India’s vast train networks stretch far and wide, linking people and places across the huge country.
In June, the country’s newest train line opened in the Southwestern port city of Kochi, Kerala.
Kochi Metro Rail aims to modernise transport in the congested city. But that’s not all it hopes to do.
Trains are a melting pot, where people from all walks of life comes together, and so they’re a place with the potential to break down social barriers and stigma.
As Kalpana Pradhan reports, Kochi Metro is aiming to become more than just an infrastructure project, providing the local transgender community with new opportunities.
Passengers are excited, and staff are attentive here at Edapally train station in Kochi, Kerala.
Metro rail services have just opened in the bustling port city on India’s Southwest coast.
And there’s a special buzz around the ticket counter.
Two of the four ticketing staff here are transgender.
In a proud new initiative, Kerala Metro Railway Authority is India’s first government agency to pro-actively employ transgender people.
Raga Ranjini says her job at the ticket counter has brought her a new level of respect from the public.
“It is a completely new life for me. Not only for me but for our entire community,” she said. “Thanks to Kochi Metro, they gave us an opportunity to prove ourselves as hard workers.”
Kochi Metro Railway has reserved a total of 60 jobs -from ticketing to maintenance- for transgender people.
Twenty three transgender staff started work in June.
Reshmi C.R., communications manager at Kochi Metro Railway Authority, explains the initiative.
“Kochi Metro doesn’t want to keep itself like a infrastructure project, we wanted to keep it as a livelihood project and there are lot of social inclusion happening,” Reshmi stated.
“These are the things that will change the attitude of the country because we are not looking at the project as transit project.”
Most transgender Indians face discrimination. With few opportunities for employment or formal education, many are forced into begging on the street, dancing at weddings, and sex work in order to make a meager living.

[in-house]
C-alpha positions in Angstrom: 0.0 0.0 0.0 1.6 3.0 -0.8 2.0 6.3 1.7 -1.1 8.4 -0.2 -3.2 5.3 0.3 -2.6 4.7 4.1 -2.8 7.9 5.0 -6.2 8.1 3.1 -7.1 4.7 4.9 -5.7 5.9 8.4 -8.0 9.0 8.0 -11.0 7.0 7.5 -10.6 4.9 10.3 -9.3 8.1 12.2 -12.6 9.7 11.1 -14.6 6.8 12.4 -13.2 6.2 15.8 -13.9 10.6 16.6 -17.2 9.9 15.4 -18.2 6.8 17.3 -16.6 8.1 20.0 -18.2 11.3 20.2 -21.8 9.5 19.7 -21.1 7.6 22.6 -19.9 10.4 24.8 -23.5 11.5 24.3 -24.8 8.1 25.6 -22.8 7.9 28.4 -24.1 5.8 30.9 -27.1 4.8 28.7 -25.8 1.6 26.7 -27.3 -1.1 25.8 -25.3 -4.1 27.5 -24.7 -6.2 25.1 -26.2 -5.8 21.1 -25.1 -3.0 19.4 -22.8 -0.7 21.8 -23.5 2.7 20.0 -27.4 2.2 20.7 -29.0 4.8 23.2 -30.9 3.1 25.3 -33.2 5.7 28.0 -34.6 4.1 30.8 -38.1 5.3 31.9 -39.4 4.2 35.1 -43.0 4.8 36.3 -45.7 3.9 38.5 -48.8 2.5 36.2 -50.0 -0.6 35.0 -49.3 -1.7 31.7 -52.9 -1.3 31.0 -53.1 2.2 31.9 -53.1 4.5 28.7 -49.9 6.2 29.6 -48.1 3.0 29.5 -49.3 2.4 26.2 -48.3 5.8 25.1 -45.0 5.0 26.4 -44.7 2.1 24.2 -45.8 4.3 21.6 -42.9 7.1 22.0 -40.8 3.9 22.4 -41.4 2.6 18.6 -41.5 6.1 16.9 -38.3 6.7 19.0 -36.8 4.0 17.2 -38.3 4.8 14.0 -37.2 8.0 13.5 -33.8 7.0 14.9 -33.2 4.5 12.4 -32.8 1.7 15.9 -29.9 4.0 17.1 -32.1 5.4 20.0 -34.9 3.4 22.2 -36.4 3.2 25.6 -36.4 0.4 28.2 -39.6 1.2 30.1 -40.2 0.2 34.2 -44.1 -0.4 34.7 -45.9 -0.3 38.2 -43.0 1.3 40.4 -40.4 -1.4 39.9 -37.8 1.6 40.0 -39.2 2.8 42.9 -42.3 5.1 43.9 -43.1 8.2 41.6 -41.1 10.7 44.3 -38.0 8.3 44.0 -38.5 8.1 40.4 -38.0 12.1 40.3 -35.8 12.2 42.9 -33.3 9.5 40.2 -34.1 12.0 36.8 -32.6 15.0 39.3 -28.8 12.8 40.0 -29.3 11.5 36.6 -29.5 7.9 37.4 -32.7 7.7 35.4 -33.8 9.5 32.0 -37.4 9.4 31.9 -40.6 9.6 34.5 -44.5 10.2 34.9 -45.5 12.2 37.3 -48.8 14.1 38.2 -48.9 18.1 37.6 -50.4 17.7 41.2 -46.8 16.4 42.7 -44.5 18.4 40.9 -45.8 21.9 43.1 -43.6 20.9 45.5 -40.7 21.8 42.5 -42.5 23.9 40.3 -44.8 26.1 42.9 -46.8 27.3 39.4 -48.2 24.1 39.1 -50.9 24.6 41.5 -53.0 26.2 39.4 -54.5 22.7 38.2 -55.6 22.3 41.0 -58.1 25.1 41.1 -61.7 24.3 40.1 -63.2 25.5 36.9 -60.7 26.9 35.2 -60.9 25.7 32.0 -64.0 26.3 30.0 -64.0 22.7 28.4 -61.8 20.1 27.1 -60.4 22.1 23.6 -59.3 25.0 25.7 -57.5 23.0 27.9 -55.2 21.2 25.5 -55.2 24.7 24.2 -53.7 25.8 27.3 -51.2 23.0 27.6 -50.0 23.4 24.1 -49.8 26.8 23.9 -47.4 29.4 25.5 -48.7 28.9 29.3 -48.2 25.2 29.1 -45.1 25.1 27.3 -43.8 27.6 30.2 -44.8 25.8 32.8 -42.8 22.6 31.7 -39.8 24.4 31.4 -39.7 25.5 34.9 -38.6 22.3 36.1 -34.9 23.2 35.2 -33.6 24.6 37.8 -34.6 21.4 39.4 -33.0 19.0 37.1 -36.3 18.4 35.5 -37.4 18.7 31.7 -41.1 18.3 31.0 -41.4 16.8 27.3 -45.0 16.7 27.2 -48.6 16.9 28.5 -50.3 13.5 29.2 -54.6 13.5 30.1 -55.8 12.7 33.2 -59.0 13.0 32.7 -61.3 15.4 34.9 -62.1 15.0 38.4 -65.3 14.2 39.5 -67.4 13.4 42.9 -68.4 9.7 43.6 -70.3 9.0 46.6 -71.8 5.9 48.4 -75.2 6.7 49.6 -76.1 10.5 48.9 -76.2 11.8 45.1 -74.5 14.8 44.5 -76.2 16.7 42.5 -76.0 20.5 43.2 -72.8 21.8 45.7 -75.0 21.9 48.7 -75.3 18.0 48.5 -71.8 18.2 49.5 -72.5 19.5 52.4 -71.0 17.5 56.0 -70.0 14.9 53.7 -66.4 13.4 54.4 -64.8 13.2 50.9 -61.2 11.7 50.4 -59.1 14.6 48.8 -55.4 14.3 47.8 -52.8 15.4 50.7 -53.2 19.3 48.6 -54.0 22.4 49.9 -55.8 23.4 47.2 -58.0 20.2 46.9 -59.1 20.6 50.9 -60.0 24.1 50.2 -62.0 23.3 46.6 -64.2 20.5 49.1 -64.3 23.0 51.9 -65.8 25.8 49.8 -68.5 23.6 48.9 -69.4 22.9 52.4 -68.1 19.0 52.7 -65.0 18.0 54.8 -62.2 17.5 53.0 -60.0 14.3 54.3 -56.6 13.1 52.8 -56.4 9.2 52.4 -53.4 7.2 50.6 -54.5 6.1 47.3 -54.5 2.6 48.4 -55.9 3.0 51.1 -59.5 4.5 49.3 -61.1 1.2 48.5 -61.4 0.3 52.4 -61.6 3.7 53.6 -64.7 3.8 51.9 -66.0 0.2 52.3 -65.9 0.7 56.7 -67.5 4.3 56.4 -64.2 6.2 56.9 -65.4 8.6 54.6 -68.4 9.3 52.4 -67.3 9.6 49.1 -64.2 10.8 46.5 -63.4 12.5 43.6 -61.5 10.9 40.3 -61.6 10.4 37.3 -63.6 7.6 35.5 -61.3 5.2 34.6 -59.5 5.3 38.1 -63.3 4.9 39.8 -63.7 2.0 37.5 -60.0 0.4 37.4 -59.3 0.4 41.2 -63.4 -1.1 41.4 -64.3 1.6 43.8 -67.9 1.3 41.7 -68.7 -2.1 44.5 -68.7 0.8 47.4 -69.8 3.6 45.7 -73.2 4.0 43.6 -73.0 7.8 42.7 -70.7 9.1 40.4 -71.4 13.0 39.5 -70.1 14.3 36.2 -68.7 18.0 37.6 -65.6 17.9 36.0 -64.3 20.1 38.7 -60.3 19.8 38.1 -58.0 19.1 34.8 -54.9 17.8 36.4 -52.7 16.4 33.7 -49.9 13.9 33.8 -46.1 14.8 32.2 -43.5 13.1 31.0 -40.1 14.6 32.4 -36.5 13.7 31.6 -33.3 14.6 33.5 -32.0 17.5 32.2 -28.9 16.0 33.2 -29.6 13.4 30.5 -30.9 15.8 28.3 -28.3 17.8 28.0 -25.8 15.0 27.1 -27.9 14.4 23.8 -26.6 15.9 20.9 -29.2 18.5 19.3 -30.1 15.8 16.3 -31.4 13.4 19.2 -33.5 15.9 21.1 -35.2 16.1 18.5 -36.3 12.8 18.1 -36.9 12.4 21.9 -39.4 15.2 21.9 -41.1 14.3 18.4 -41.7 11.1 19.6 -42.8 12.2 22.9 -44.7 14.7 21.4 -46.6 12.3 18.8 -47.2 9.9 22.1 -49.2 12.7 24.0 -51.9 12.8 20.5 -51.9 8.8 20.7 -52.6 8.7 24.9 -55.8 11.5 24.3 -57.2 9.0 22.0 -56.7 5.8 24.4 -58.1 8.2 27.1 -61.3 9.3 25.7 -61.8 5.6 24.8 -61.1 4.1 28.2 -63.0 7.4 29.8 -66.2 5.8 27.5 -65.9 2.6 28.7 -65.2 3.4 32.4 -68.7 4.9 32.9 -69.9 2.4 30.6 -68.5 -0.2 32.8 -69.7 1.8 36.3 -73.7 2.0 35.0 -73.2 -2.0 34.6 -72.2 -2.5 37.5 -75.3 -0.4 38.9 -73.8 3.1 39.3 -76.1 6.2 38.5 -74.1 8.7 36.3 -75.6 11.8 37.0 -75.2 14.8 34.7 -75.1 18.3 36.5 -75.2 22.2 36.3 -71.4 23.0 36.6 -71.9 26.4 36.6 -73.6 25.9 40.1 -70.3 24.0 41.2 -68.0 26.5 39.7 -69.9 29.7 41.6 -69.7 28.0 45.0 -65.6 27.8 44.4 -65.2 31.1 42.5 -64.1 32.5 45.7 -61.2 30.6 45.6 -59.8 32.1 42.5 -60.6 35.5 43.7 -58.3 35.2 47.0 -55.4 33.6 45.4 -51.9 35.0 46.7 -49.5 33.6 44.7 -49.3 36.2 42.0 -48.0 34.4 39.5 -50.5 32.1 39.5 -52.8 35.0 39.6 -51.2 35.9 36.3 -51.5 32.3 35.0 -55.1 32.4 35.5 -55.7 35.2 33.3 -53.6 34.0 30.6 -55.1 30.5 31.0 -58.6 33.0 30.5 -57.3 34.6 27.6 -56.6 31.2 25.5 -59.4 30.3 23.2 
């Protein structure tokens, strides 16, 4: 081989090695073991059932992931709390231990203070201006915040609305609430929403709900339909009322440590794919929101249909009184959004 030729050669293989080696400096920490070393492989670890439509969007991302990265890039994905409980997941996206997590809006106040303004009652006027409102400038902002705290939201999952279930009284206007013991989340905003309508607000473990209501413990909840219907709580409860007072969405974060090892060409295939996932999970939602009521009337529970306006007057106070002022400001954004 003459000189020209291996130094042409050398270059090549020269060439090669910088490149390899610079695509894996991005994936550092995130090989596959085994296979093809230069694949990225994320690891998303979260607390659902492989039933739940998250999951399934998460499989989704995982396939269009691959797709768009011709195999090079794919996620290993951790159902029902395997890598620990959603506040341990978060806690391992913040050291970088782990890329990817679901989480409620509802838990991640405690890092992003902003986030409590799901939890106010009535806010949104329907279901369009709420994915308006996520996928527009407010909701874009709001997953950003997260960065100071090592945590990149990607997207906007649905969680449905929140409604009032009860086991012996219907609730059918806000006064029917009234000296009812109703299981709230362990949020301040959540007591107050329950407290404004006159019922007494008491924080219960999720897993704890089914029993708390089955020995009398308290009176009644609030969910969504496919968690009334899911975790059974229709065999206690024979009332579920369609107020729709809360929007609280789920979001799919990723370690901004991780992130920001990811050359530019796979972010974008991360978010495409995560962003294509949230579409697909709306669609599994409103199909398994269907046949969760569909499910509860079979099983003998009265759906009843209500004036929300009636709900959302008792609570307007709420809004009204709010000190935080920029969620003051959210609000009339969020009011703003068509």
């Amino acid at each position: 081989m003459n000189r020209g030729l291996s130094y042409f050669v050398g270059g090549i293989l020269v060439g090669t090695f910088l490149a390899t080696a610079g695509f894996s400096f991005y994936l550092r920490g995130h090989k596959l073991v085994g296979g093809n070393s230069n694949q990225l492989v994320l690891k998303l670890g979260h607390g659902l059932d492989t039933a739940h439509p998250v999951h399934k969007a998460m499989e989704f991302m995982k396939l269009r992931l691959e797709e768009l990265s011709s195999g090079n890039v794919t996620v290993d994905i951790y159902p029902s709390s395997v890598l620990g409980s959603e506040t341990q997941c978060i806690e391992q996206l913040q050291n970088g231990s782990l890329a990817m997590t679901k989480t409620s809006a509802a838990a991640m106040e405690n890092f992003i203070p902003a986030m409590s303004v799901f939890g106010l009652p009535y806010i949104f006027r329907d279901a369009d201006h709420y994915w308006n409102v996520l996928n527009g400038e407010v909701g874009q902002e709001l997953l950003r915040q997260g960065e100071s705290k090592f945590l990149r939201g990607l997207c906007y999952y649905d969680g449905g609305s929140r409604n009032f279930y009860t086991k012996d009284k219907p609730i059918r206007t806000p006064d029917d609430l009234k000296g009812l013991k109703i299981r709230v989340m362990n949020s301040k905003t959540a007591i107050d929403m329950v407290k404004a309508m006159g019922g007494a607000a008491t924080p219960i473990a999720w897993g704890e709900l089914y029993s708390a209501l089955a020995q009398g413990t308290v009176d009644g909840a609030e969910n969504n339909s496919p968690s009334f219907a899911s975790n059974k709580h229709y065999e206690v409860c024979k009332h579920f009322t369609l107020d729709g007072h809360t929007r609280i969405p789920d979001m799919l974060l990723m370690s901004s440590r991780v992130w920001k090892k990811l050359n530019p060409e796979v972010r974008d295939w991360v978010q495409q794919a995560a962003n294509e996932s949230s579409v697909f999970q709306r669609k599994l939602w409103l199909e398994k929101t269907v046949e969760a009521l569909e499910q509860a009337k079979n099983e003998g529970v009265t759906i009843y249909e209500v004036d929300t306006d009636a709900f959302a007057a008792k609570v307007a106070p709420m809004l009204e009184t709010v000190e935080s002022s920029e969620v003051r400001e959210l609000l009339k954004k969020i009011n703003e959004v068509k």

Sherin Antony has just started a new job housekeeping at Kochi Metro station, and she says it’s a very welcome change.
“Before getting into this job, my life used to be very hard and difficult. I used to beg at local trains and buses,” she tells me.
“People were afraid of us and avoided any kind of interaction with us.”
Reshmi says these jobs give transgender people the respect that they deserve.
“Transgenders are never considered as bad women or something. They were denied opportunities but they were never considered as a bad luck.”
A new video, now playing at Kerala Metro stations, also aims to raise awareness about discrimination and the rights of India’s transgender community.
In a landmark judgment in 2014, India’s highest court ruled transgender people have equal rights under law and granted legal status to the third gender.
Transgender Indians were granted the right to marry and inherit property, and they became eligible for quotas in jobs.
In 2015, Kerala became the first state in India to create a policy specifically aimed at ending the discrimination and marginalisation of transgender people.
That goal is still a long way off, but Sherin says initiatives like this make a big difference.
“I am so happy today. Other employees in metro rail are giving respect and love, they are not separately identifying me as transgender. They are taking photos with me. We are getting huge support from common people.”
There are hopes that this initiative will be expanded into other sectors, providing more training, jobs and opportunities for transgender people in Kerala.
And back at the ticket office, Raga Ranjini also hopes her new job is just the beginning.
“Now I want to marry, I want to adopt a baby,” she said. “The journey has been long and there are still miles to go.”